We drive back to the entrance of the village, where we ask a man on the road for help to find the house. By chance, he H.'s uncle. He joins us in the car and shows us the way. We pass the road that was not a road, we pass the olive field, and we pass the last houses of the village. In front of us is the desert, the dead sea, and Jordan. But we see only darkness. Suddenly, behind a hill, we discover some light. This is where the family of H. lives, the six year old boy that has a severe skin disease. H. has difficulties to breath, can barely walk and his hands are misshaped. But what worries us the most is that he is not going to a kindergarten. We feel that H. needs to play with other children. His parents are afraid that the other children will be nasty to H. because of his disease. 

Fadi talks with the parents and uncles of H. and explains to them the importance of a social environment. In the end, they agree that H. will try to go every day with his mother for two hours to the kindergarten. Wafa's mother works in the kindergarten and will explain to the other children that H. is a normal child, and that they don't have to be afraid of him, even if he looks different from them.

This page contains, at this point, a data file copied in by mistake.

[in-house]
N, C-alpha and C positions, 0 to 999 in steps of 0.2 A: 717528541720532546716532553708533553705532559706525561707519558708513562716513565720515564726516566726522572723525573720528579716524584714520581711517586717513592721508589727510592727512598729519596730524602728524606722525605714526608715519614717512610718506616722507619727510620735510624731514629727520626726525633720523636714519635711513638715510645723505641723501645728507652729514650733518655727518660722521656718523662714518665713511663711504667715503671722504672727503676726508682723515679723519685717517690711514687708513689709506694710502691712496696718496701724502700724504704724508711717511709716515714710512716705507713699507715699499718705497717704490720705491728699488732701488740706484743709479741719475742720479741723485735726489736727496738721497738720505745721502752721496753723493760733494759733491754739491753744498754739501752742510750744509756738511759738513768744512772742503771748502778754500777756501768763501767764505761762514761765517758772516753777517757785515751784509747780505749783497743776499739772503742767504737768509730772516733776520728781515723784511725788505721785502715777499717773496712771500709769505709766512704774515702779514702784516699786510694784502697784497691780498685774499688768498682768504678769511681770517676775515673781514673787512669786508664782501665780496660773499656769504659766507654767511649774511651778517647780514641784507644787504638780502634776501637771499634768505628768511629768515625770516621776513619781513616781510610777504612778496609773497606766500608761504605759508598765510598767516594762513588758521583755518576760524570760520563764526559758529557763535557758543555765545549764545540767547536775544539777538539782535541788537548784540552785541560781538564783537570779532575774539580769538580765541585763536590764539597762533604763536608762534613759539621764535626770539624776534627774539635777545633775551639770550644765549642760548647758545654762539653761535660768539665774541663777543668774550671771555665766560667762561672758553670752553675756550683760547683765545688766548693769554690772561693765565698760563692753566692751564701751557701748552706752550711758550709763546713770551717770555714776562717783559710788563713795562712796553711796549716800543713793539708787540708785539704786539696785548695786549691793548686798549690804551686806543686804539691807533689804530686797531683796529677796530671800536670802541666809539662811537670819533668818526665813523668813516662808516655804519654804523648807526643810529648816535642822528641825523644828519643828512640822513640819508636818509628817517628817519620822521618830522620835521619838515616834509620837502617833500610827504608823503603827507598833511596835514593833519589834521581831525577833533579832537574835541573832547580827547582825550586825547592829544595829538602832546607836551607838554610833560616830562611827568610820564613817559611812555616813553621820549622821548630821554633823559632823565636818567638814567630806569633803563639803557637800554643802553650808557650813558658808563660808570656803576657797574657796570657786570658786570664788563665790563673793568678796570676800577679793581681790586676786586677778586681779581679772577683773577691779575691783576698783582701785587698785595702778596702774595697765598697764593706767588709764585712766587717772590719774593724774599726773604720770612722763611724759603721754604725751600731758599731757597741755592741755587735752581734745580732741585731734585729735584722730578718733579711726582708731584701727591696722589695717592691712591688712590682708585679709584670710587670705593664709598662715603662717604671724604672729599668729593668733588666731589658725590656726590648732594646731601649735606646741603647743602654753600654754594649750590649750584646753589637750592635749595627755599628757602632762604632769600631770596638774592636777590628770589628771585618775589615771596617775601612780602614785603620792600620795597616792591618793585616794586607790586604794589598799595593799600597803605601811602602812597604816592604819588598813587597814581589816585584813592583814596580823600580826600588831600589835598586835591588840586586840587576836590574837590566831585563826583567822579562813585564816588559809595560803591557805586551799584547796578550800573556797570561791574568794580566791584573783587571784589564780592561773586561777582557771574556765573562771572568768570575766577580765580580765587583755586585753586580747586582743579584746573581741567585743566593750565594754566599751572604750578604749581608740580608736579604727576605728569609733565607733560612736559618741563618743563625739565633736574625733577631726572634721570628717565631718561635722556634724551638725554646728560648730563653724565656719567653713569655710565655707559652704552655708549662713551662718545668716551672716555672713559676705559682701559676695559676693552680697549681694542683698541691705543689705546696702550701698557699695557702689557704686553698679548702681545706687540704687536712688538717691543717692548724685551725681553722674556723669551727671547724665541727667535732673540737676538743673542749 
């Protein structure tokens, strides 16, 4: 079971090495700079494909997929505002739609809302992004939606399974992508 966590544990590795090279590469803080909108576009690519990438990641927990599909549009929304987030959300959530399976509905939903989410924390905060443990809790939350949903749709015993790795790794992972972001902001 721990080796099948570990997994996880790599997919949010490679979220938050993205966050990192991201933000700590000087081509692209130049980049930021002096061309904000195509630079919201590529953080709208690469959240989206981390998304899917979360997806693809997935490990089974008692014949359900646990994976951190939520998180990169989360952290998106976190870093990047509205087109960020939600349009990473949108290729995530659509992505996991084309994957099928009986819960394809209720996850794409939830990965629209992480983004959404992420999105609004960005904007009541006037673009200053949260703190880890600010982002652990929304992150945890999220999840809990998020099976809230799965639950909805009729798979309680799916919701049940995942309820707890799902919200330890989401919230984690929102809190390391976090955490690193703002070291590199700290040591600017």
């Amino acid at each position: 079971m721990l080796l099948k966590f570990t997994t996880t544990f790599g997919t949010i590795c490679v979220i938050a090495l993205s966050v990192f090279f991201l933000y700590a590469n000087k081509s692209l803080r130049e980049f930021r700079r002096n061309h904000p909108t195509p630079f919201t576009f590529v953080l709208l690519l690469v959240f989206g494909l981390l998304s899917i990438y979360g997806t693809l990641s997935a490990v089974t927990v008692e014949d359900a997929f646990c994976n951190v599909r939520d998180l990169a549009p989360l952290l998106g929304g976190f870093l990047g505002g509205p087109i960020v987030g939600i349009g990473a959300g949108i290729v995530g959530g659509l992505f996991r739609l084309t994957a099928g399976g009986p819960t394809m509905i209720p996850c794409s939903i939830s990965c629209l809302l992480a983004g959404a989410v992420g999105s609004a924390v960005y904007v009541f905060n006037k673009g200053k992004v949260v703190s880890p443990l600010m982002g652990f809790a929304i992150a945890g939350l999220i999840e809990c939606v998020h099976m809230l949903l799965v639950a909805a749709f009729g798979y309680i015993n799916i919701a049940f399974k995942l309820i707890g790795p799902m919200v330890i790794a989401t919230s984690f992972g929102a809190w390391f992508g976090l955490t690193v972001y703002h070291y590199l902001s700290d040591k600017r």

After this serious conversation, I take out the guitar and we start to sing for H. and his little sister. In no time, eight other children join. H.'s cousins who live next door joined us, and together we sing songs and play small percussion instruments. For a moment, we form a group, a group of children, mothers, fathers, and grandparents. H. is included, smiling, and shakes two shakers together with the music.

We hope to play music with H. again, but not in his house at the end of the world. We hope to play with him in the kindergarten, together with many other children!

Sunday, January 9, 2011

They just want to be children!

“The day we spent with the children was wonderful. It is important that we do not pity them or see them as poor children.”